The Mini Split flying in the high wing setup in a YouTube video.
To start the process I removed the top wing by unscrewing the bolt from the back of top wing that held the wing in place. I unplugged the aileron servos from the Y-connector in the fuselage and pulled the front block of the top center wing canopy out of the fuselage. Loosening the large inner bolts on the bottom side of the wing panels, I slid the wing panels out of the center wing section and off of the wing rod. In doing so I made sure the aileron servo wires came out smoothly. I removed the large wing rod, and I set the top center section aside for future use, leaving the little wing guide rod in the center section.
Next I opened up the battery compartment on the bottom of the fuselage and carefully reached in and poked out the cut out foam wing root sections from the fuselage, being careful not to damage them. In the instructions these pieces are called "wing pocket plugs." When they were both out I put them both away in a safe place with the center top wing panel in the top wing configuration for future use. Per the instructions I loosened the outer screws on the bottom side of the wing panels.
The wing rod was next installed through the hole for it in the lower portion of the fuselage. I slid on a wing panel from one side and installed the aileron wire in the fuselage. In this configuration the wing root slides into the fuselage through the area vacated by the "wing pocket plug." I repeated this process with the other wing panel. I next tightened the inner screws and outer screws on the wing and test pulled on the wings per the instructions, and they remained in place. I connected the aileron wires to the Y-connector attached to the receiver and installed the low wing top canopy onto the fuselage with the same bolt that held on the top wing canopy. The transition was done at the flying field in approximately two minutes using two screwdrivers.
With the lower wing configuration the Center of Gravity moves back to 2 11/16 inches back from the wing's leading edge. The control surface movement recommendations remain the same for the elevator and ailerons but the rudder recommended movement is reduced from 1/4" to 3/8."
The instruction manual states that the low wing requires readjustment of the control surfaces trims with this new configuration. This was correct but it was 3-6 clicks of trim and was easily done during the first flight with the trim tabs having started with them centered. Additionally slow speed stalls happen more easily in this wing configuration and turn stalls are more severe than with the wing on top. KEEP THE SPEED UP!
The instruction manual said the top wing version was slightly more responsive. That is NOT what I or my fellow test pilot, Dick Andersen, found to the case. I found the low wing set up was more responsive at speed but less responsive when being flown slowly. Snap rolls were slightly quicker and top speed seemed slightly faster. She could still climb vertically out of sight, and it was, if anything, even more aerobatic. Dick and I both decided we wanted some low rates for takeoffs in cross wind and all landings to help keep us smooth. I have programmed in high and low rates and 15% exponential for ailerons and elevator. I fly her a couple of throttle clicks faster when flying slowly in the low wing configuration than in the high wing configuration to stay fully in control of her. I avoid any possibility of stalling, especially in turns near the ground by keeping her speed up.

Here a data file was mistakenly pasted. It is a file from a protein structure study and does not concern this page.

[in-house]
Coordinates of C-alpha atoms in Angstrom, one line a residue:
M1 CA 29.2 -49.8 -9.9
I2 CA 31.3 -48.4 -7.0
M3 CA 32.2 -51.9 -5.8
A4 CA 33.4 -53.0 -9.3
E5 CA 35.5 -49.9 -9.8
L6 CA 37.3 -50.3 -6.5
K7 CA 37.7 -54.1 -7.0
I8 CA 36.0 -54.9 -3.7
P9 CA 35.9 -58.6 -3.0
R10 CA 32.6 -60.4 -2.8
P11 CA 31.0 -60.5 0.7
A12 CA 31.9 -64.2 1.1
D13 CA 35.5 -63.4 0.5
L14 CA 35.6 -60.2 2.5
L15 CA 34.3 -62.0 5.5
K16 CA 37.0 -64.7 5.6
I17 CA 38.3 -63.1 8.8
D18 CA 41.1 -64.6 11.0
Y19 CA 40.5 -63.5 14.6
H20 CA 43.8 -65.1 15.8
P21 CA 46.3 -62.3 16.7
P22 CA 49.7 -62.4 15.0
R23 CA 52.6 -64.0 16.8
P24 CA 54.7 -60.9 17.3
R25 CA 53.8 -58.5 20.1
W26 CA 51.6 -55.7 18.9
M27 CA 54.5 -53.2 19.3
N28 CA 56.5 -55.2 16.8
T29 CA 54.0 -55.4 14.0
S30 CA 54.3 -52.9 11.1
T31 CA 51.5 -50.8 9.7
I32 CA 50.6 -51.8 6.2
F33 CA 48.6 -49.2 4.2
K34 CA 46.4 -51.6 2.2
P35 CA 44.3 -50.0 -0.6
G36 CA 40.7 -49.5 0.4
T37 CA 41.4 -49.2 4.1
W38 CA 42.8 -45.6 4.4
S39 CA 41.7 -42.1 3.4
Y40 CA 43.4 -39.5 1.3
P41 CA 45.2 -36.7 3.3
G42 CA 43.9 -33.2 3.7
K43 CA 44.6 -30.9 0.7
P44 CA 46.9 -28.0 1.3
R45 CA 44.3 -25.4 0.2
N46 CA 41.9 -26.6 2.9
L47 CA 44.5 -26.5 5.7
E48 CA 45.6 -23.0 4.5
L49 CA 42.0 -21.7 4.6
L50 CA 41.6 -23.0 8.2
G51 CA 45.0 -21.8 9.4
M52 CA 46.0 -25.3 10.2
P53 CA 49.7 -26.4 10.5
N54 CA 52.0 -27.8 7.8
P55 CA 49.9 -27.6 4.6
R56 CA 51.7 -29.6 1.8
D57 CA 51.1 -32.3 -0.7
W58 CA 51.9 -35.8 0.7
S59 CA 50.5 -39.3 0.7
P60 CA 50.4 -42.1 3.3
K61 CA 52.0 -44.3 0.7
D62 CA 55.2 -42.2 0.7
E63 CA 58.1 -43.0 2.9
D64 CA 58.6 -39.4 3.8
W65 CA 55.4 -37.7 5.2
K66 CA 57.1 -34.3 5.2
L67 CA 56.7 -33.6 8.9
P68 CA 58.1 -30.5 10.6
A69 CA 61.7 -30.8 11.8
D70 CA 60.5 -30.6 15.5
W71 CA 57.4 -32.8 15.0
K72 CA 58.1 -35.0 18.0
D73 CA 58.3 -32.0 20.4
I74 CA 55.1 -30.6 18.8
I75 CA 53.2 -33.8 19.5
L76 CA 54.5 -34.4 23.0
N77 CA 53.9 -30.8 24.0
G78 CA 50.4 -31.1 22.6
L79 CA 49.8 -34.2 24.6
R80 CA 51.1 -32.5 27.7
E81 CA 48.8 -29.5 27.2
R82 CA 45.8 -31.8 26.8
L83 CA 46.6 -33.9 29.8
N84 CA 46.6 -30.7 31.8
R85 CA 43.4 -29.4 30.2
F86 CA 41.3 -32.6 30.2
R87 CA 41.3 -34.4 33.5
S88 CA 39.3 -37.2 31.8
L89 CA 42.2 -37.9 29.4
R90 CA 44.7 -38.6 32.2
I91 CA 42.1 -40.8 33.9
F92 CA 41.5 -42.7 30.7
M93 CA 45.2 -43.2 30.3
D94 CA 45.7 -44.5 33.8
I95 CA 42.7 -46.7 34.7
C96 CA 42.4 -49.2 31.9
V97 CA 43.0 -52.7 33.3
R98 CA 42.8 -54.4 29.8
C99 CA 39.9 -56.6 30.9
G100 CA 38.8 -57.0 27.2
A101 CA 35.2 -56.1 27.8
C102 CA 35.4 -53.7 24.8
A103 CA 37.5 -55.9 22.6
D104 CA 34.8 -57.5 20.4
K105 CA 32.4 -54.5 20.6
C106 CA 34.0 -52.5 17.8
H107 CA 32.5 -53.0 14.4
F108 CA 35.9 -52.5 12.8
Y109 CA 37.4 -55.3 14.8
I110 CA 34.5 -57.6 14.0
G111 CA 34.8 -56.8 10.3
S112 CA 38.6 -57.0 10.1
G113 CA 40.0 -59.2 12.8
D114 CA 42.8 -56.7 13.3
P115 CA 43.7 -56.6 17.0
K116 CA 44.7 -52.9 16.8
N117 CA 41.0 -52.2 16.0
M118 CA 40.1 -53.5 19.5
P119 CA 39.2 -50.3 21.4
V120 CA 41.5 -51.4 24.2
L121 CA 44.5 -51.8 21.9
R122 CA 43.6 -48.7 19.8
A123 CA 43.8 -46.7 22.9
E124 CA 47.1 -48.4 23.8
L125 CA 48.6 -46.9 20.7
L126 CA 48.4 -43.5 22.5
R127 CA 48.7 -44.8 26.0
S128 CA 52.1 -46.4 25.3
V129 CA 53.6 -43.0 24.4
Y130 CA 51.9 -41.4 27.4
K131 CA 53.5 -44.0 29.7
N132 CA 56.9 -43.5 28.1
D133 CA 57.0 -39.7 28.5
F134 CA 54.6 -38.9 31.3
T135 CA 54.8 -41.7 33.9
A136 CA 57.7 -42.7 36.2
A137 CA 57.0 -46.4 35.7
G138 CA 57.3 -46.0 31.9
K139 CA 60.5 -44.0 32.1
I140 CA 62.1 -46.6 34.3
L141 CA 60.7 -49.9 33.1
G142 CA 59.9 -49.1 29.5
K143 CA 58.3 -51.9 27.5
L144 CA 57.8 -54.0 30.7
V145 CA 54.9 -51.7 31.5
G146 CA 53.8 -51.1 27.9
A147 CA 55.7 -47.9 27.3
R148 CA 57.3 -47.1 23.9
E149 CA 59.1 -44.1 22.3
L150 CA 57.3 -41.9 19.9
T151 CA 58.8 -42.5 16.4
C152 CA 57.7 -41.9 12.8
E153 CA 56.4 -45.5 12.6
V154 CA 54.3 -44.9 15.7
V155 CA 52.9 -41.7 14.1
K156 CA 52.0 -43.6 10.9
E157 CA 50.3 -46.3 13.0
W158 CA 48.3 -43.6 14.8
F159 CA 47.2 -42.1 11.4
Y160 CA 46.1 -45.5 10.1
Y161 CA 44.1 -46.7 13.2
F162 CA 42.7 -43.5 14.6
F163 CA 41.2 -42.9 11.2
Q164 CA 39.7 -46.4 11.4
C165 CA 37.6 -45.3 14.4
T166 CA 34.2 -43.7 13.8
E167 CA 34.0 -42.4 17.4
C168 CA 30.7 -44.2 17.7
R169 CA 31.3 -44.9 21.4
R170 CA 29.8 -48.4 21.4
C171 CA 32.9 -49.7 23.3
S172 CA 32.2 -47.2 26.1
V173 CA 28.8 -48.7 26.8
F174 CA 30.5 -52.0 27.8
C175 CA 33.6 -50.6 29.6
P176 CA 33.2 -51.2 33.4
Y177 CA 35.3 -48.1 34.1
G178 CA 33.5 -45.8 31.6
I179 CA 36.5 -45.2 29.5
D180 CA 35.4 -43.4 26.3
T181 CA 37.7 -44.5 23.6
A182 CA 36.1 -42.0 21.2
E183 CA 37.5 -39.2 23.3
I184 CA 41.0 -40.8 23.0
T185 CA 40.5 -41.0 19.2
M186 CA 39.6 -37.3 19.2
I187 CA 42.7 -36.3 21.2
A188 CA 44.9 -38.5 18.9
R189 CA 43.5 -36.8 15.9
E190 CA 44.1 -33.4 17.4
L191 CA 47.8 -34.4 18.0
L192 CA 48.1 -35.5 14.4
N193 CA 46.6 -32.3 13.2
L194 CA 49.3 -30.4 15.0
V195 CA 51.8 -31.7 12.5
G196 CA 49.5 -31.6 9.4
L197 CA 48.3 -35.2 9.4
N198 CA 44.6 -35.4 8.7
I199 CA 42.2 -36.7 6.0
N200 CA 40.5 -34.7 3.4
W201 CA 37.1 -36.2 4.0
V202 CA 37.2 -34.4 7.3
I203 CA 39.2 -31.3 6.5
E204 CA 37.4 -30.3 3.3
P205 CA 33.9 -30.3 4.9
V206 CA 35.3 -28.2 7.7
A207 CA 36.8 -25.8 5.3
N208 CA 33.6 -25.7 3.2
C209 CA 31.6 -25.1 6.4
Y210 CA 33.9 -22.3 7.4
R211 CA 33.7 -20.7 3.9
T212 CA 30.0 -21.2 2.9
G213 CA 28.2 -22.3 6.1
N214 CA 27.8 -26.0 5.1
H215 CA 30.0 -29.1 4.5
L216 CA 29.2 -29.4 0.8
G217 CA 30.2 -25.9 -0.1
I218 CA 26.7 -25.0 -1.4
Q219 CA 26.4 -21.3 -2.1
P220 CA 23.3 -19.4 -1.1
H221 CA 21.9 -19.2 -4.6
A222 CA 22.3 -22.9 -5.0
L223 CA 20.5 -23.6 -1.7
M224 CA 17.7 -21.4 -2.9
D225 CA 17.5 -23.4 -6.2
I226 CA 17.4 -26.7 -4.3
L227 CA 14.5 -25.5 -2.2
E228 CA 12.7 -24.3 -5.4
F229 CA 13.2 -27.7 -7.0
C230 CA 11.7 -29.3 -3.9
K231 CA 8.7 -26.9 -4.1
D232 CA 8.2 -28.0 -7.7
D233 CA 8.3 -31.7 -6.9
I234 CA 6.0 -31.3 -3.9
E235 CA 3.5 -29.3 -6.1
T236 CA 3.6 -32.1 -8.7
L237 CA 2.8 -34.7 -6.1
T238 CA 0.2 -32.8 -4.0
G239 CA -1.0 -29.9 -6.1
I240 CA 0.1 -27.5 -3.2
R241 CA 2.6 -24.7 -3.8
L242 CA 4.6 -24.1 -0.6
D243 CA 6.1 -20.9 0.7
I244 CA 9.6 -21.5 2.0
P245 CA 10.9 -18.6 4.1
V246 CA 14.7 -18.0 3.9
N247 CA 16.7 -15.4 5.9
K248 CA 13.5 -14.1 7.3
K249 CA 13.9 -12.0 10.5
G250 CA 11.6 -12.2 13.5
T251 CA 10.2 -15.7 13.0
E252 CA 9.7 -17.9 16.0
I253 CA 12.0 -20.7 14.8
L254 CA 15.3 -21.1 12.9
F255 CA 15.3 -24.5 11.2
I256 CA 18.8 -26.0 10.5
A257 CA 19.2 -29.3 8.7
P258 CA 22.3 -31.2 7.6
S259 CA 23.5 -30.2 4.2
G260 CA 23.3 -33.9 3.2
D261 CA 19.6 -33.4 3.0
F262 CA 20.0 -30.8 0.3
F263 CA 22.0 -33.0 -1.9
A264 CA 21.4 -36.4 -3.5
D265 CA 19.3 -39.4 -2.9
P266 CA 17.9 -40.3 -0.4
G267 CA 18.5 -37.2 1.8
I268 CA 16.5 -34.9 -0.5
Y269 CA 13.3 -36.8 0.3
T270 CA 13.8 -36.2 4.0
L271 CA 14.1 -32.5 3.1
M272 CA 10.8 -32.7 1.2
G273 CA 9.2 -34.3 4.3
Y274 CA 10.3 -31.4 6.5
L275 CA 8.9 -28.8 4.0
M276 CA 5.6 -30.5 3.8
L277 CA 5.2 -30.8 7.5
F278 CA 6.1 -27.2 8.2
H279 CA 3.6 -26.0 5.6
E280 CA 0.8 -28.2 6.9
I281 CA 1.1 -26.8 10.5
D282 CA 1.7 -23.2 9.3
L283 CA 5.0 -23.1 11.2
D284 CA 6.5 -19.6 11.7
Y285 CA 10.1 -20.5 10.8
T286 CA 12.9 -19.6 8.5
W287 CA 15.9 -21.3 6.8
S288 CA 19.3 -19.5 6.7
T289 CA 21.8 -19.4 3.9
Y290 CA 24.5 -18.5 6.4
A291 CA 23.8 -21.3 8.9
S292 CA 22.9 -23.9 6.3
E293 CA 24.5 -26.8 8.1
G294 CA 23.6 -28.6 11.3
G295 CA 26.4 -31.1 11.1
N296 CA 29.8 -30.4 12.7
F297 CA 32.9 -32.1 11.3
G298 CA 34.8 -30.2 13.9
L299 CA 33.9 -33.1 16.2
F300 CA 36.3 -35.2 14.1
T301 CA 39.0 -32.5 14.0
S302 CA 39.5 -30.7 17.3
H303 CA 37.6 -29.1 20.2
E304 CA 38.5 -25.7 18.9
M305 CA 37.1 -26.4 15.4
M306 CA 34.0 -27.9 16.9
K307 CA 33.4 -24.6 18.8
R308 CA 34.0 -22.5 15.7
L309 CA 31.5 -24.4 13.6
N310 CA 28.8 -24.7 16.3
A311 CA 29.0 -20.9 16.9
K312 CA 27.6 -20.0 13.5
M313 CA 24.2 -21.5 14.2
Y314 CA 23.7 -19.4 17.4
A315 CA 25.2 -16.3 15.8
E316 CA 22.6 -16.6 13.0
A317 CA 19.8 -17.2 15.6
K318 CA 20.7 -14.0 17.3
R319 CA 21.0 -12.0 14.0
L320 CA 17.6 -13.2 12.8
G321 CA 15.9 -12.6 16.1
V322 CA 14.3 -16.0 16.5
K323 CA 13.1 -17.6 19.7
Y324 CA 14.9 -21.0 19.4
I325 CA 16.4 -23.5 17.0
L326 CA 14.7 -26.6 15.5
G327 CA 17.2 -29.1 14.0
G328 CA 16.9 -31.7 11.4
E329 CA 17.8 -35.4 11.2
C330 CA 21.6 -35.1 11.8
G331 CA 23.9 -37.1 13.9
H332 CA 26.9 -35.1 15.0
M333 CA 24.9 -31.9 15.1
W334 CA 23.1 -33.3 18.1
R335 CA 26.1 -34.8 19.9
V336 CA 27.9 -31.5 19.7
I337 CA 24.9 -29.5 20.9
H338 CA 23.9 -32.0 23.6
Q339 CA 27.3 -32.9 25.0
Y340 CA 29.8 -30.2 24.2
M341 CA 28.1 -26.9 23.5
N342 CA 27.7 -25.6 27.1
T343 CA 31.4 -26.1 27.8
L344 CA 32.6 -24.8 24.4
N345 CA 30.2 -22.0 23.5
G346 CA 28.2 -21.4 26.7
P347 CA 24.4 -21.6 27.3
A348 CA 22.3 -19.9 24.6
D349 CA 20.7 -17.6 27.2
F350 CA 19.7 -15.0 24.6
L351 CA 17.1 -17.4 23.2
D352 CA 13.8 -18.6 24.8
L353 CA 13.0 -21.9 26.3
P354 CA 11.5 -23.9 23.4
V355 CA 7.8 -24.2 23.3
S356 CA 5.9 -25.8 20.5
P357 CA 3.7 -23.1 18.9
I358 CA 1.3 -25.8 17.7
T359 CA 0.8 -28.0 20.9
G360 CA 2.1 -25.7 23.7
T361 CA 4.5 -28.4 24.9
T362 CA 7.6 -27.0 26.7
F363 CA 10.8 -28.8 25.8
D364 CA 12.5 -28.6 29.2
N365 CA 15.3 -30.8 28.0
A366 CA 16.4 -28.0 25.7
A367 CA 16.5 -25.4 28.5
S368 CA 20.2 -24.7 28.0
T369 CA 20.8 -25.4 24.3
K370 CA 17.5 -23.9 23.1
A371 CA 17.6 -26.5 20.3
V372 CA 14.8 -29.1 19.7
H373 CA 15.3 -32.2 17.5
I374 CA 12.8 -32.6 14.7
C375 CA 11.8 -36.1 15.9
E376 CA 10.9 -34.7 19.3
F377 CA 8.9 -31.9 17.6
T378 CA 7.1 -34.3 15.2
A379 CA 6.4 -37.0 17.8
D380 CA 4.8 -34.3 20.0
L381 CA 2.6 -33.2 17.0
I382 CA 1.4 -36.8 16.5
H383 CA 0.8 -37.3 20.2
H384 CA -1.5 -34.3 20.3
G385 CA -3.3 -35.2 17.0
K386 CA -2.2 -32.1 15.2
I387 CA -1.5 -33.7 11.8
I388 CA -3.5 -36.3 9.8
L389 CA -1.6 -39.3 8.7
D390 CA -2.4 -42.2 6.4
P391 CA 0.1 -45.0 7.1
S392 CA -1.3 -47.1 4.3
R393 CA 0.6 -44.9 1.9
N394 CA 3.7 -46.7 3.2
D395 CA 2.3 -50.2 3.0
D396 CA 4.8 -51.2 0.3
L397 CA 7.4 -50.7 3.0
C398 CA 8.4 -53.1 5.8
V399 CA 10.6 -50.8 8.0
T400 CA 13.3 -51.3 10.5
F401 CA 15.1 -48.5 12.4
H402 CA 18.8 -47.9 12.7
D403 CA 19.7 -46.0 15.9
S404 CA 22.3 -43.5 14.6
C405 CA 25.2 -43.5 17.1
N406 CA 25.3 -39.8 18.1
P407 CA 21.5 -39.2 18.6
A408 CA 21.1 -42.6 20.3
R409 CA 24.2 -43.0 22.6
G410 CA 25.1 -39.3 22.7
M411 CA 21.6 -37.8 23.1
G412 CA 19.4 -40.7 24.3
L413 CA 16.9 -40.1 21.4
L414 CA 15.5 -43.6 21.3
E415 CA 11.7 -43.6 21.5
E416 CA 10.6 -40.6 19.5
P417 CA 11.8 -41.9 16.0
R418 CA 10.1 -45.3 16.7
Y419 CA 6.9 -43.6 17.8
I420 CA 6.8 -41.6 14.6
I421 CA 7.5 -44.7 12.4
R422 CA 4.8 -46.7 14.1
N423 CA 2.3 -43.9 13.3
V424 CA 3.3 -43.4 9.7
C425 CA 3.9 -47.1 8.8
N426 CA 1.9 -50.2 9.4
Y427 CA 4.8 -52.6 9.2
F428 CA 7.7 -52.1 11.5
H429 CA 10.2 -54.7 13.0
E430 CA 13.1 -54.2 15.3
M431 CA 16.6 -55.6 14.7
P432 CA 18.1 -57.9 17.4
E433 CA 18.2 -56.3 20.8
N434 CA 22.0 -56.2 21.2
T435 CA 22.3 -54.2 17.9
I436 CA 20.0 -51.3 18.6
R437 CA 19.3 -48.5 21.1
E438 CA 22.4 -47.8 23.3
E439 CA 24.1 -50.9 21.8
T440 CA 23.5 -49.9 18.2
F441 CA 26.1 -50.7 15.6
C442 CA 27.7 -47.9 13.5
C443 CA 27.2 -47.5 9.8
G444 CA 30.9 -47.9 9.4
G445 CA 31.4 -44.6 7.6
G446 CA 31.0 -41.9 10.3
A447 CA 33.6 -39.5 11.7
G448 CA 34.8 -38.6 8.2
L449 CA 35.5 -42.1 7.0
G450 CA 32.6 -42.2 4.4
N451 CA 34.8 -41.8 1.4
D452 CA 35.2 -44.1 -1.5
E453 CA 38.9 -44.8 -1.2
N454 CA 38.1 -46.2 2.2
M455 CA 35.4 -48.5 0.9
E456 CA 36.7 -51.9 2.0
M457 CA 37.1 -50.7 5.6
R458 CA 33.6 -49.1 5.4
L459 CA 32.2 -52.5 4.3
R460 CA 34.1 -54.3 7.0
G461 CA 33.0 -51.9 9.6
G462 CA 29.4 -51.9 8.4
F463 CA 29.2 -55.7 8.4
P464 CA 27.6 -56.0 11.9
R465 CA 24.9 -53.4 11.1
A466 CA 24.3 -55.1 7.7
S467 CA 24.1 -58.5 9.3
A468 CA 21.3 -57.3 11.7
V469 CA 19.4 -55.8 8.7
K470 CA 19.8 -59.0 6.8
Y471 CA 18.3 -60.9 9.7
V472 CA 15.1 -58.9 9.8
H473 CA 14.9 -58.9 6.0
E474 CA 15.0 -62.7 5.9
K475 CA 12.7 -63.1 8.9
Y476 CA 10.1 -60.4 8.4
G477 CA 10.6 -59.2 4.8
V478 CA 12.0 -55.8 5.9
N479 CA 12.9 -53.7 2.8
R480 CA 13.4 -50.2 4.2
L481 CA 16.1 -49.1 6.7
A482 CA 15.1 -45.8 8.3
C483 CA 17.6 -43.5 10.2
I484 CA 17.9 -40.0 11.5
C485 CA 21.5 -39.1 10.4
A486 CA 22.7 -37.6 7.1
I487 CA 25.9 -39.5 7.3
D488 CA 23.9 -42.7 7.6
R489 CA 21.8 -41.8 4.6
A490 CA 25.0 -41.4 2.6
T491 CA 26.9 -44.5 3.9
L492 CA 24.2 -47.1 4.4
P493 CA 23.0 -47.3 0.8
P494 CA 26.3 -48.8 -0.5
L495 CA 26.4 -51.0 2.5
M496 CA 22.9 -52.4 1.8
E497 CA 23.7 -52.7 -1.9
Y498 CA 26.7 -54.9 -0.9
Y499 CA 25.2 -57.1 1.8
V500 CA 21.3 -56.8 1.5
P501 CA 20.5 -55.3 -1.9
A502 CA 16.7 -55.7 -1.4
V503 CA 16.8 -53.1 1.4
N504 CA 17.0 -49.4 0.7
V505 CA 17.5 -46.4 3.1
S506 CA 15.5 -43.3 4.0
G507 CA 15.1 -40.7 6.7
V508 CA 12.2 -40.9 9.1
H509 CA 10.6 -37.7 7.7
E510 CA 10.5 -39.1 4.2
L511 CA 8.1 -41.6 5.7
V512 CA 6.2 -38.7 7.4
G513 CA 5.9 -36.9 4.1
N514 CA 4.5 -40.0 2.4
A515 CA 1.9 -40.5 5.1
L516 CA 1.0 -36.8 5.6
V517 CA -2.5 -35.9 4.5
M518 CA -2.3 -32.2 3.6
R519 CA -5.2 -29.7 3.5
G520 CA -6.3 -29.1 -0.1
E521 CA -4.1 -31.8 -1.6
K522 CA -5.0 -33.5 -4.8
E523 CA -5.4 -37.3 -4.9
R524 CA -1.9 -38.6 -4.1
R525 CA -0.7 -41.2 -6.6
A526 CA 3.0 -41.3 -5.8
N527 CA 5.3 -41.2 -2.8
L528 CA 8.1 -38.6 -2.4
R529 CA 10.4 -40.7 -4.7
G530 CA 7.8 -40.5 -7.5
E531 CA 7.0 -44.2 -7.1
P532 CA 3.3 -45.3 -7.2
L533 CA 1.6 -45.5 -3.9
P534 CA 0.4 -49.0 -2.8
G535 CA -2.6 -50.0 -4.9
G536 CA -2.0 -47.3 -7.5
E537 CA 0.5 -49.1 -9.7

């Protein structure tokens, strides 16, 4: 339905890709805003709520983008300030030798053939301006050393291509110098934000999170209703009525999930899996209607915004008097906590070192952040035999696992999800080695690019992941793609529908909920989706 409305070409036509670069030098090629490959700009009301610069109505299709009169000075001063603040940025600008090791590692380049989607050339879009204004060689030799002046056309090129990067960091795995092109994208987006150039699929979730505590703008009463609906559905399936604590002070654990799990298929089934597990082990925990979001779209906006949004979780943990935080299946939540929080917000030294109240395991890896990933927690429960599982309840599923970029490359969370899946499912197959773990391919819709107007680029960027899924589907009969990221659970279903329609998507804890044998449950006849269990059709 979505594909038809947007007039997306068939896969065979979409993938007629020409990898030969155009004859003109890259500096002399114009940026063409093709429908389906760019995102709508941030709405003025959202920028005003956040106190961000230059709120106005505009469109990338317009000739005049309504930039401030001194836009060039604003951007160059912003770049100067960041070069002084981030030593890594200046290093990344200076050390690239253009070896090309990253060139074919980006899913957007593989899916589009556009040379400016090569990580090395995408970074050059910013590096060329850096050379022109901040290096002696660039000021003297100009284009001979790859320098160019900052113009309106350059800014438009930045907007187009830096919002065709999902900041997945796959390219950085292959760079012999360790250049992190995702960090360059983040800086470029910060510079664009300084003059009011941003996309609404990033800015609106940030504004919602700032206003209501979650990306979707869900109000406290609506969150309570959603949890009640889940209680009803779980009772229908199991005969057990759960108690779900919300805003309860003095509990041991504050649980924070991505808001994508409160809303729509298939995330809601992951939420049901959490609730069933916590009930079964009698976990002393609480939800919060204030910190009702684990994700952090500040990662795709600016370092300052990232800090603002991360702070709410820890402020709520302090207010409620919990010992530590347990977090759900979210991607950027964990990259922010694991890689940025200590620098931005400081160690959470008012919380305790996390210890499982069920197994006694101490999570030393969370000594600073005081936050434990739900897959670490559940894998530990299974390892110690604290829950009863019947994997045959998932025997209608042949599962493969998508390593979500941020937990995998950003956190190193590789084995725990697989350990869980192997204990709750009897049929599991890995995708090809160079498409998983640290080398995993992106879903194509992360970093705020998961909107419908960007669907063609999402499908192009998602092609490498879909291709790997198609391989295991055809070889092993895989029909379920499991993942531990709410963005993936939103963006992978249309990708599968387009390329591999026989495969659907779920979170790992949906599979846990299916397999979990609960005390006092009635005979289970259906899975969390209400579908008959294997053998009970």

Takeoffs felt very much the same to me with either wing location but landings were definitely a bit wilder in the low wing configuration before I programmed in some low rates and exponential as discussed above. I recommend first flights in the high wing configuration as she was easier to land initially in high wing mode. I like a nice long straight final approach and maintain good control to the ground. I don't want to make a 90 degree turn at slow landing speed six feet off of the ground.
The difference in handling between the high wing and the low wing is not night and day but more of a shade of gray. She handled well as a high wing plane. I found her even quicker in response as a low wing plane. I could do repeated axial rolls in a straight climb up, and she stayed in a straight line. She would do tight or large loops at my choice and very fun split S's. I enjoyed keeping her relatively close most of the time but I flew her as high as I could take her and still see her (a speck in the sky), and I had control with the TXX-650.
The Mini Split flown in the low wing configuration.
The plane was quick and easy to assemble in either configuration and gave me two planes in appearance with slightly different, but not radically different, performance; the high wing giving the slightly more docile response in my opinion, and the low wing being more responsive at mid to high speed to roll commands especially. The plane looks and performs well in both configurations. As a more experienced pilot I like the look of the plane in the low wing setup better but it performs well in both arrangements. For a friend who is less experienced I would set it up in the top wing format. In the low wing setup I have the fuselage pop outs and the center wing section to store but there is no hardware to store or keep track of. In the high wing setup there is just the low wing canopy to store. With her short wings she handles better with some speed. I flew her a lot at just a couple clicks above half throttle, but if my climbs or maneuvers slowed her down too much I was quick to add some throttle. I did a lot of straight vertical climbs because she does them so well, and then I would enter into a series of maneuvers, finally turning and bring her back near me.